Forward Movement Publications in Cincinnati published a pamphlet I was asked to write explaining sexual addiction to the average Christian reader. You may find the contents of the pamphlet below:
Sex: When is it an Addiction?
By Dr. Paul Schmidt
Of all the experiences we 21st century Americans crave, of all the images we see that motivate us to buy, the biggest idol we worship today is romantic intimacy. We long for a lively, creative, safe, sensual, affectionate, utterly enjoyable connection with the one we love.
Oh sure, we have other major longings—health, wealth, youth, beauty, closeness with nature, peace of mind, and healthy family bonds. We know much more about how to get and keep these than we do about romantic intimacy.
So why don’t more people find this intimacy as it was made to be? Well on the road to Shangri La, we get hijacked. Most of us have turned aside and run aground, settling for things much easier to obtain, things that are more gratifying in the short run. We give up our integrity for intensity. So we lie marinating in the juicy, perverted, counterfeit versions of romance we get from Hollywood, Madison Avenue, and that modern marvelous mainstream sewer, the Internet. No wonder there’s so much sexual sickness today. What constitutes sex addiction, and how common is it?
In 2004, America spent more money on pornography than on the NBA, NFL, and Major League Baseball combined, more than NBC, CBS, and ABC earned as an industry. Addiction to pornography over the Internet is by far the fastest growing addiction in the world, and women, children and geriatrics are the fastest growing groups of cyber-addicts. Our best estimates are that 6% of Americans are sex addicts, and the prevalence is slightly higher in Christian circles. So if your family has 20 folks over for Christmas dinner, odds are there’s a sex addict in the house.
What forms does an addiction take, and what is its course? Each addict usually has 1-3 out-of-control habits with sex. These habits usually include traditional sexual deviations, but viewing pornography and marital infidelities (affairs or one-night stands) can also become addictions. When loved ones discover the problem, they usually take on a reformer’s zeal, sexual anorexia, or both, any one of which just provokes the addict into rationalizing more severe and more cleverly hidden sexual misconduct.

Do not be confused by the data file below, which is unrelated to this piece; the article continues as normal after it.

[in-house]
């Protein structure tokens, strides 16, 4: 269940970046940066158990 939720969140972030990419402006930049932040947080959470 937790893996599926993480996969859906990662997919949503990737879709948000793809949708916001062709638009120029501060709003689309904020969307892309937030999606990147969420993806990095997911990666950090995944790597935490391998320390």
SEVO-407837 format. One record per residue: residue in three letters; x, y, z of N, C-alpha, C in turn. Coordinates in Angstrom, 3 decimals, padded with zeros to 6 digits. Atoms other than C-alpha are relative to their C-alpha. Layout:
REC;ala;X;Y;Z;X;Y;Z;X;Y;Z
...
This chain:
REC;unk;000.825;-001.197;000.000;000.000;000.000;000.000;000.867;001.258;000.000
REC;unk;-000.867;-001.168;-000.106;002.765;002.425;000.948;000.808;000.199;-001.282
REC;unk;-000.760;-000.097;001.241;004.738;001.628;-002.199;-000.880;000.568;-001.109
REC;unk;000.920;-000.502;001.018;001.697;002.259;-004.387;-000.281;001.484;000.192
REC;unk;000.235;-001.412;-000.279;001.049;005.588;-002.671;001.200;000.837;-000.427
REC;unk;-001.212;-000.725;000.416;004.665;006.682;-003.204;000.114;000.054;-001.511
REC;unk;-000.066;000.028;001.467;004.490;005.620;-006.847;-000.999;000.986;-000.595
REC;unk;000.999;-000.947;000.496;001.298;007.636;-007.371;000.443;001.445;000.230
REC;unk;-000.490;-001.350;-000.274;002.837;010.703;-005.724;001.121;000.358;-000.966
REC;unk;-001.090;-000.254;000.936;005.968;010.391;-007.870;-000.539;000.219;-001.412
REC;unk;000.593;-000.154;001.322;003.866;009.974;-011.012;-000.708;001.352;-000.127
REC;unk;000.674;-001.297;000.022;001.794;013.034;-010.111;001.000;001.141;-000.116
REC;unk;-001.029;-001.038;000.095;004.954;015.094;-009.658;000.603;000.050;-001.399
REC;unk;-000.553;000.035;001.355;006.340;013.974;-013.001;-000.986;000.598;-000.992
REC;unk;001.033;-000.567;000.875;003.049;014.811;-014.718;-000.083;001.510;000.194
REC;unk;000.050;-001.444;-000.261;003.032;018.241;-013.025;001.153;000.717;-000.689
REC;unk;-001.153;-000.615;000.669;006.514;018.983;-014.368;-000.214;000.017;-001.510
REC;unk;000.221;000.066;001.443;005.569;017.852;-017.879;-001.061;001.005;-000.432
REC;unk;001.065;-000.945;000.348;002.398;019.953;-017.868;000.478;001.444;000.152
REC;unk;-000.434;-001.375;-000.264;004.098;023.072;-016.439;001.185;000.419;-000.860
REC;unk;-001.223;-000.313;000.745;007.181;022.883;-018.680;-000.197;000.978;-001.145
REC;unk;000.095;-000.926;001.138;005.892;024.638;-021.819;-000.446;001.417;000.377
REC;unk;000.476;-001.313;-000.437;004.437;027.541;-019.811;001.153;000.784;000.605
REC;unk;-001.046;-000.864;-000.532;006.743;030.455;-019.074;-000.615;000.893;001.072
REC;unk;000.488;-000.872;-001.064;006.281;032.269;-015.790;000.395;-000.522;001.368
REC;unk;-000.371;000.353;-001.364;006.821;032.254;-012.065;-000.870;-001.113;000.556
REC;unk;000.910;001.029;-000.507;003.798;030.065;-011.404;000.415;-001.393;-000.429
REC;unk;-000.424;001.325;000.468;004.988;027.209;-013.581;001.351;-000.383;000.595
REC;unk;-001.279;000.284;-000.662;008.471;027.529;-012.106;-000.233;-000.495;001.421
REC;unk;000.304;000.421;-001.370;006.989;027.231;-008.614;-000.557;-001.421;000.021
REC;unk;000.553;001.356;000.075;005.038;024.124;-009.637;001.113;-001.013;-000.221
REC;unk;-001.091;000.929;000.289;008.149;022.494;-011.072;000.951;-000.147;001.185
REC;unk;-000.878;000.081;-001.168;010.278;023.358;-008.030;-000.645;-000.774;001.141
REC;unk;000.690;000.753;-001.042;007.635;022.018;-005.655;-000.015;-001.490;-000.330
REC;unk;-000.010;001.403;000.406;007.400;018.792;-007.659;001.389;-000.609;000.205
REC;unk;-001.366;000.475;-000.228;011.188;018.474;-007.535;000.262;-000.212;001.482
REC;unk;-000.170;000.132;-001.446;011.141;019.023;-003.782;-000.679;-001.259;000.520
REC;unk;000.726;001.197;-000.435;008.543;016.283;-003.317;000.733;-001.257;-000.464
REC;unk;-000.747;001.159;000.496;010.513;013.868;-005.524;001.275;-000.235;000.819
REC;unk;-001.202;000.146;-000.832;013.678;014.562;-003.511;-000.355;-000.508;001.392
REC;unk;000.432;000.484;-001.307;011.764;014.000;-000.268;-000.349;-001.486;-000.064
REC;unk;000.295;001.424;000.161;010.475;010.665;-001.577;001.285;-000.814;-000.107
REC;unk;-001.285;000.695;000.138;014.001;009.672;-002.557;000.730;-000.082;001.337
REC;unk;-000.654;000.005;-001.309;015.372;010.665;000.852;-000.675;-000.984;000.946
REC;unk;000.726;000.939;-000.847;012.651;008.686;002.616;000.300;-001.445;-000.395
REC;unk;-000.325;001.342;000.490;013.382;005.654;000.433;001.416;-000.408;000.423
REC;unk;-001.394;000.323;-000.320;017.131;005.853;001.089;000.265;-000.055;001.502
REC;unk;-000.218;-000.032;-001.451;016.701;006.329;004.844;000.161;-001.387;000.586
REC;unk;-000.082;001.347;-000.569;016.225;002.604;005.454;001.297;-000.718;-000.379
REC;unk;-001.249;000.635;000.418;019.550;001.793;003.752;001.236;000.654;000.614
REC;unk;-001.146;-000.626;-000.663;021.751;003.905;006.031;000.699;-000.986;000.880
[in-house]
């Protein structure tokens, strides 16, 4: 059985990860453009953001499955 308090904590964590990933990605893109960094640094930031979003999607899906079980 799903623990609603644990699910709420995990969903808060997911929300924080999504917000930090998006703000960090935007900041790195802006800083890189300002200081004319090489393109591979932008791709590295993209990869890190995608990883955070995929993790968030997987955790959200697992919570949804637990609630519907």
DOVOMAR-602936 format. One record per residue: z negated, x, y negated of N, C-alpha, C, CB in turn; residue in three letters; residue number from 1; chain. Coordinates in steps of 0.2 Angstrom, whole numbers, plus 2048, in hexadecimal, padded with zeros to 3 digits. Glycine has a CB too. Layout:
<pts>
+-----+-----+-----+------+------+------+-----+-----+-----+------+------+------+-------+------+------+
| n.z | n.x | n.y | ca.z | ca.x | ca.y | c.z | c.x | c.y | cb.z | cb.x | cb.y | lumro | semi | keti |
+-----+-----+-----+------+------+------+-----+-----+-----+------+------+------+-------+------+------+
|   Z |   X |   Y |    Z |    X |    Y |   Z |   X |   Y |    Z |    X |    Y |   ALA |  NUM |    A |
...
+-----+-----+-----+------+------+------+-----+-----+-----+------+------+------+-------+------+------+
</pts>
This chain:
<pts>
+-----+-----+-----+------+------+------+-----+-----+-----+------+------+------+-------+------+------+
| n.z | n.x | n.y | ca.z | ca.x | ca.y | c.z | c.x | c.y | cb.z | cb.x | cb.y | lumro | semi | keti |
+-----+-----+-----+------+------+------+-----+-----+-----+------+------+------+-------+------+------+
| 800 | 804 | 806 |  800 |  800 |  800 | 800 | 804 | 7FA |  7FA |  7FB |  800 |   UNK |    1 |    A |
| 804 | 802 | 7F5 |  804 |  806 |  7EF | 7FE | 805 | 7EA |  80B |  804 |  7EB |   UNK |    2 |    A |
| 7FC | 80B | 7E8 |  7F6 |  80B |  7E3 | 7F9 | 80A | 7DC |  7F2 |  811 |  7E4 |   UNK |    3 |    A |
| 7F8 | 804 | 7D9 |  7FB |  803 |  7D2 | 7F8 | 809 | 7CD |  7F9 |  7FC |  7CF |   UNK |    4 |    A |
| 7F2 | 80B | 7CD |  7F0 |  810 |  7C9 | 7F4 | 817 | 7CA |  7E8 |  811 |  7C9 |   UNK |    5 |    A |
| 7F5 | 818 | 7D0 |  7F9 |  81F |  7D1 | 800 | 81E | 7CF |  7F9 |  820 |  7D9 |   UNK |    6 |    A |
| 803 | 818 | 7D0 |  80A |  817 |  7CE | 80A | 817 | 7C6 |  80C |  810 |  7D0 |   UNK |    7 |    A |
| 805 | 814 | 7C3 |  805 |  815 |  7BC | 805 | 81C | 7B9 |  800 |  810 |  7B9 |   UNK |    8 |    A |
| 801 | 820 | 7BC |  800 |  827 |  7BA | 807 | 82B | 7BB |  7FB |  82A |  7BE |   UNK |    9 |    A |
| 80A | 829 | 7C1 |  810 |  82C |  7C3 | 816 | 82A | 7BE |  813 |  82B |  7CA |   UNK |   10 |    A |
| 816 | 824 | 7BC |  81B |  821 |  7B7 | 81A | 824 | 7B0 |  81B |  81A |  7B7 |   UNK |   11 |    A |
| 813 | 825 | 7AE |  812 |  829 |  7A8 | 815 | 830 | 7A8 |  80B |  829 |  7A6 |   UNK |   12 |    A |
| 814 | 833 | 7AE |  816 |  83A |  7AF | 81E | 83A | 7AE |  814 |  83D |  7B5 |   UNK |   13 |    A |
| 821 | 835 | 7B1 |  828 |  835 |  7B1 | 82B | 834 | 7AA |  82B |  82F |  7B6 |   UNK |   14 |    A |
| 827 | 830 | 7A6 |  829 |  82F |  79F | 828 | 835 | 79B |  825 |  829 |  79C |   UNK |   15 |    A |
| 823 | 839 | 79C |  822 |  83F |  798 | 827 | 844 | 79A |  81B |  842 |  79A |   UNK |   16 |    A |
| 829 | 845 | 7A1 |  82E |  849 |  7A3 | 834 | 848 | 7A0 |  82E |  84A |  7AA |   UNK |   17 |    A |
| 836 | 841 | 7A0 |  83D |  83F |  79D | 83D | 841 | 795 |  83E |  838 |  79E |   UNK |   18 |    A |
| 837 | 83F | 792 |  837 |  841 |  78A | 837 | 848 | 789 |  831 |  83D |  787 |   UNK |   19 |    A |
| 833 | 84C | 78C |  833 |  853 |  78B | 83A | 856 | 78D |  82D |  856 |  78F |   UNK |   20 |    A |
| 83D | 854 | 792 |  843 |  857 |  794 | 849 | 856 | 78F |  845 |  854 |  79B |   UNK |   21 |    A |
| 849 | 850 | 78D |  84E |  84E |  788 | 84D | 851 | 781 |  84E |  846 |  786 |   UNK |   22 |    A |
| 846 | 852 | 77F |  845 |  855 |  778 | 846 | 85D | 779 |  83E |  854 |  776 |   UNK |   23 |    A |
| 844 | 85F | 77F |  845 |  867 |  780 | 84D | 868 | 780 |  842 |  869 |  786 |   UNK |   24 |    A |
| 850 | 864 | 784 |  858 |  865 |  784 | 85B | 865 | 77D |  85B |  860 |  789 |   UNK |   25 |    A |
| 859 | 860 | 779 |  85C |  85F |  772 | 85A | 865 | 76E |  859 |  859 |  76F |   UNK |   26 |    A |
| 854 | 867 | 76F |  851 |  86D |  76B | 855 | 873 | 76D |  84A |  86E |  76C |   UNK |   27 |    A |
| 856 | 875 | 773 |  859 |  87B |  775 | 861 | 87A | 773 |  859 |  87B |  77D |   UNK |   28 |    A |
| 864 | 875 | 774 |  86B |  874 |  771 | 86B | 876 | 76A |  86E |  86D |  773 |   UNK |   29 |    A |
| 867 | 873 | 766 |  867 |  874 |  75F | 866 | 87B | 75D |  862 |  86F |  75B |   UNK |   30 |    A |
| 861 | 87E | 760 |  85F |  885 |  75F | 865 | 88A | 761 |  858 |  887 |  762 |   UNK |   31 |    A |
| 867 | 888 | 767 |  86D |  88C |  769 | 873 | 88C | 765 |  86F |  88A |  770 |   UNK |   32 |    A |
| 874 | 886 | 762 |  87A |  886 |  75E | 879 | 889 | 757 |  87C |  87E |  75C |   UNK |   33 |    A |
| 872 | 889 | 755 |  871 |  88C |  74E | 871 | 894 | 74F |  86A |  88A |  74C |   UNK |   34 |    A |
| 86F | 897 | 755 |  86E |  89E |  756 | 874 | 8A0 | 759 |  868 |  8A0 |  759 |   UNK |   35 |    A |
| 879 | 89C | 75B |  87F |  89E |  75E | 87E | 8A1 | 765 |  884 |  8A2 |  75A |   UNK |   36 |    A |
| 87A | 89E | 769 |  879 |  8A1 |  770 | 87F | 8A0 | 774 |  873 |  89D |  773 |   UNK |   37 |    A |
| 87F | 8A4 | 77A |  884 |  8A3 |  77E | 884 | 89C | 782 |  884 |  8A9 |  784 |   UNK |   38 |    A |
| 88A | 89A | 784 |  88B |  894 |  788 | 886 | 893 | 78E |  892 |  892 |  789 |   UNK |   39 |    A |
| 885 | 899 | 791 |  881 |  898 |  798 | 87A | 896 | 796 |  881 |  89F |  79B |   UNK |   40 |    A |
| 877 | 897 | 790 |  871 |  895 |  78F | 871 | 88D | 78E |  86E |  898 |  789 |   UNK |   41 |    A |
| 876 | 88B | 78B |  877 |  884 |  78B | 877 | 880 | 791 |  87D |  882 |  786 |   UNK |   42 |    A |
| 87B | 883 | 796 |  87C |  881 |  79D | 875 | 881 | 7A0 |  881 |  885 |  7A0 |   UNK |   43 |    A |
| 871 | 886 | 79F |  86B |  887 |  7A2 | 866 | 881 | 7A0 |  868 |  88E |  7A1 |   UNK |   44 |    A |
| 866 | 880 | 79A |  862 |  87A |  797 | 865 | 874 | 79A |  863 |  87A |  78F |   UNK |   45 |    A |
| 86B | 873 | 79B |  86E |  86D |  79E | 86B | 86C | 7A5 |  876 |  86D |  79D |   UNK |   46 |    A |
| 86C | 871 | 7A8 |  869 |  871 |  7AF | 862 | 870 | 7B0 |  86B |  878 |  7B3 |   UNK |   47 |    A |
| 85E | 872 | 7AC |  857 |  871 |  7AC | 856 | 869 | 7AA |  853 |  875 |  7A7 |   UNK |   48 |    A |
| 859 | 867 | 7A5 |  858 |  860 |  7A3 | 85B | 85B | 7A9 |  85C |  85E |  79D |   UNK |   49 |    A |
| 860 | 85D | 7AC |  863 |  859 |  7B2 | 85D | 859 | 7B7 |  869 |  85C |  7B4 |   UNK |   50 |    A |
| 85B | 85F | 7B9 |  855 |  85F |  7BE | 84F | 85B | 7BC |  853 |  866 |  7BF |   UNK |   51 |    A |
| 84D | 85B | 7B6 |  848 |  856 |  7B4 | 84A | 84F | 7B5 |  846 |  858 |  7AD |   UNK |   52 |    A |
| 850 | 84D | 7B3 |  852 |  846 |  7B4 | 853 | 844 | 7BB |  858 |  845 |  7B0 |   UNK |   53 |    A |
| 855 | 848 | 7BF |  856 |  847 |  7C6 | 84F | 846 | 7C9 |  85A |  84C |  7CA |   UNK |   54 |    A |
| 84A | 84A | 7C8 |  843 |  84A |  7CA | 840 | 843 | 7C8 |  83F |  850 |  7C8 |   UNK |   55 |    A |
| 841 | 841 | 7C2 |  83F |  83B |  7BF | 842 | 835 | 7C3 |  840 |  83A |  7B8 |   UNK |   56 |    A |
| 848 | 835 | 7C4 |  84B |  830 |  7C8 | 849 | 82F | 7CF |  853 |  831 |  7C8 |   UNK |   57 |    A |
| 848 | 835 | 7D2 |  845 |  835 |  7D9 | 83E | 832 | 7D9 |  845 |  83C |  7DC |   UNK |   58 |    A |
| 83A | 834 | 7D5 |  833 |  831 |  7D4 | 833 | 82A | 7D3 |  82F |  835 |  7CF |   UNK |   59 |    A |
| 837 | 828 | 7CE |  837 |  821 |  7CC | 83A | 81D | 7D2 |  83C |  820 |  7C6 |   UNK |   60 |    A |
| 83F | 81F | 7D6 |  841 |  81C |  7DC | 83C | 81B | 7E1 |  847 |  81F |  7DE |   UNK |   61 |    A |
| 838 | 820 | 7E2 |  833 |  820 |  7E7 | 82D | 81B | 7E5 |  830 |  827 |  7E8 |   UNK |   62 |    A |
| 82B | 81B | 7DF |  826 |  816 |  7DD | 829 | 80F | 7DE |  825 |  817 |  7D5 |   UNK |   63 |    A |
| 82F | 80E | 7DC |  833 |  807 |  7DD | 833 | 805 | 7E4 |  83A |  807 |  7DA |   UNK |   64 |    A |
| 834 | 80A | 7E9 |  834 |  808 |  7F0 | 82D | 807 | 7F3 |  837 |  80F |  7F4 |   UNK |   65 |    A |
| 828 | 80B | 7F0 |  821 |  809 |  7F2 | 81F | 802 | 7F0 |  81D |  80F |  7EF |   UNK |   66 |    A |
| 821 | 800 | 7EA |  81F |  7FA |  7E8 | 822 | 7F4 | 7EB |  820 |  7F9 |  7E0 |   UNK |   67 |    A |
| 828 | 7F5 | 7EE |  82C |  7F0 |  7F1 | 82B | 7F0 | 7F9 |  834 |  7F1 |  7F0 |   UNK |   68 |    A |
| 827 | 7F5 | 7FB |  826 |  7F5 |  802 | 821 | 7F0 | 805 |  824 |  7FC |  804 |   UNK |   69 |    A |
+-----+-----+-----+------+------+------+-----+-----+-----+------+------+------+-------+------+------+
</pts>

For those who do not recover, symptoms progress. It takes more and more stimulation to give them the same satisfaction, so their abominations grow like mildew in the dark. They generally go through their relationships and die a rather miserable, lonely death, financially and spiritually bankrupt.
When does sex become an addiction? When sexual behavior works against intimacy in a monogamous relationship, or against personal integrity for a single person who’s not in love, it can be called “Dysfunctional Sexual Behavior” (DSB). Experts agree that you have an addiction when your DSB shows three or more of the following ten signs (hallmarks for any addiction):
impulse control (recurrent failure to resist DSB impulses),
broken plans (frequency/duration of DSB keeps exceeding what’s planned),
can’t quit (persistent desire or unsuccessful efforts to stop for good),
time loss (DSB takes up excessive amounts of time),
preoccupation (thoughts of DSB keep intruding),
irresponsibility (DSB occurs during times committed to obligations or responsibilities),
social fallout (recurrent negative consequences of DSB in work and/or family life),
social dropout (skipping social, occupational, or recreational activities for DSB),
behavioral escalation (it takes more cost and/or risk to get the same emotional relief), and
withdrawal symptoms (irritation, tension, or despair when unable to act out the DSB).
Addiction via Computer